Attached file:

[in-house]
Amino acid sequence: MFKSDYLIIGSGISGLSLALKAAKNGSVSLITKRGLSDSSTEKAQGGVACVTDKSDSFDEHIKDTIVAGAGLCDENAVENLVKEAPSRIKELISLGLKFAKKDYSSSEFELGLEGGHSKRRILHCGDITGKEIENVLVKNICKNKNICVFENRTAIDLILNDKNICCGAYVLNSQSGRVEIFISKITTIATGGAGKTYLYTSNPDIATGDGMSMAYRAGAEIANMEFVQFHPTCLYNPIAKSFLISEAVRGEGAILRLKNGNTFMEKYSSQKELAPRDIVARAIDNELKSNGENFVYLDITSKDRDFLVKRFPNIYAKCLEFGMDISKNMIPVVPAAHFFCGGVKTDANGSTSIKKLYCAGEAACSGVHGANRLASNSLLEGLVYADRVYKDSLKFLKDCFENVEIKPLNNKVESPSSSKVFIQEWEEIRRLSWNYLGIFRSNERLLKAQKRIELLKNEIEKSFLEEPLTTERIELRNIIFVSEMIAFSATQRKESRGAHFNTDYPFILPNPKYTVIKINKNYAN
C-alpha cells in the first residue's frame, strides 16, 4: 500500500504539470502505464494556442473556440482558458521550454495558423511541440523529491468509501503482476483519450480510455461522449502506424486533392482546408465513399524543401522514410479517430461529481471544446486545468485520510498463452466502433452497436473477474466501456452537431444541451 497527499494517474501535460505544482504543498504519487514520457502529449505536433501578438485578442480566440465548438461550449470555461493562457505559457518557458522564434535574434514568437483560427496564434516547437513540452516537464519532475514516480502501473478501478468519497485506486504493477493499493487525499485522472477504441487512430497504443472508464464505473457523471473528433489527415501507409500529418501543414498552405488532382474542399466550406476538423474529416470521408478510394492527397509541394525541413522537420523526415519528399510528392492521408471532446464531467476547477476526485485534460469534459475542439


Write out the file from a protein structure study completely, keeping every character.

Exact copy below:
[in-house]
Amino acid sequence: MFKSDYLIIGSGISGLSLALKAAKNGSVSLITKRGLSDSSTEKAQGGVACVTDKSDSFDEHIKDTIVAGAGLCDENAVENLVKEAPSRIKELISLGLKFAKKDYSSSEFELGLEGGHSKRRILHCGDITGKEIENVLVKNICKNKNICVFENRTAIDLILNDKNICCGAYVLNSQSGRVEIFISKITTIATGGAGKTYLYTSNPDIATGDGMSMAYRAGAEIANMEFVQFHPTCLYNPIAKSFLISEAVRGEGAILRLKNGNTFMEKYSSQKELAPRDIVARAIDNELKSNGENFVYLDITSKDRDFLVKRFPNIYAKCLEFGMDISKNMIPVVPAAHFFCGGVKTDANGSTSIKKLYCAGEAACSGVHGANRLASNSLLEGLVYADRVYKDSLKFLKDCFENVEIKPLNNKVESPSSSKVFIQEWEEIRRLSWNYLGIFRSNERLLKAQKRIELLKNEIEKSFLEEPLTTERIELRNIIFVSEMIAFSATQRKESRGAHFNTDYPFILPNPKYTVIKINKNYAN
C-alpha cells in the first residue's frame, strides 16, 4: 500500500504539470502505464494556442473556440482558458521550454495558423511541440523529491468509501503482476483519450480510455461522449502506424486533392482546408465513399524543401522514410479517430461529481471544446486545468485520510498463452466502433452497436473477474466501456452537431444541451 497527499494517474501535460505544482504543498504519487514520457502529449505536433501578438485578442480566440465548438461550449470555461493562457505559457518557458522564434535574434514568437483560427496564434516547437513540452516537464519532475514516480502501473478501478468519497485506486504493477493499493487525499485522472477504441487512430497504443472508464464505473457523471473528433489527415501507409500529418501543414498552405488532382474542399466550406476538423474529416470521408478510394492527397509541394525541413522537420523526415519528399510528392492521408471532446464531467476547477476526485485534460469534459475542439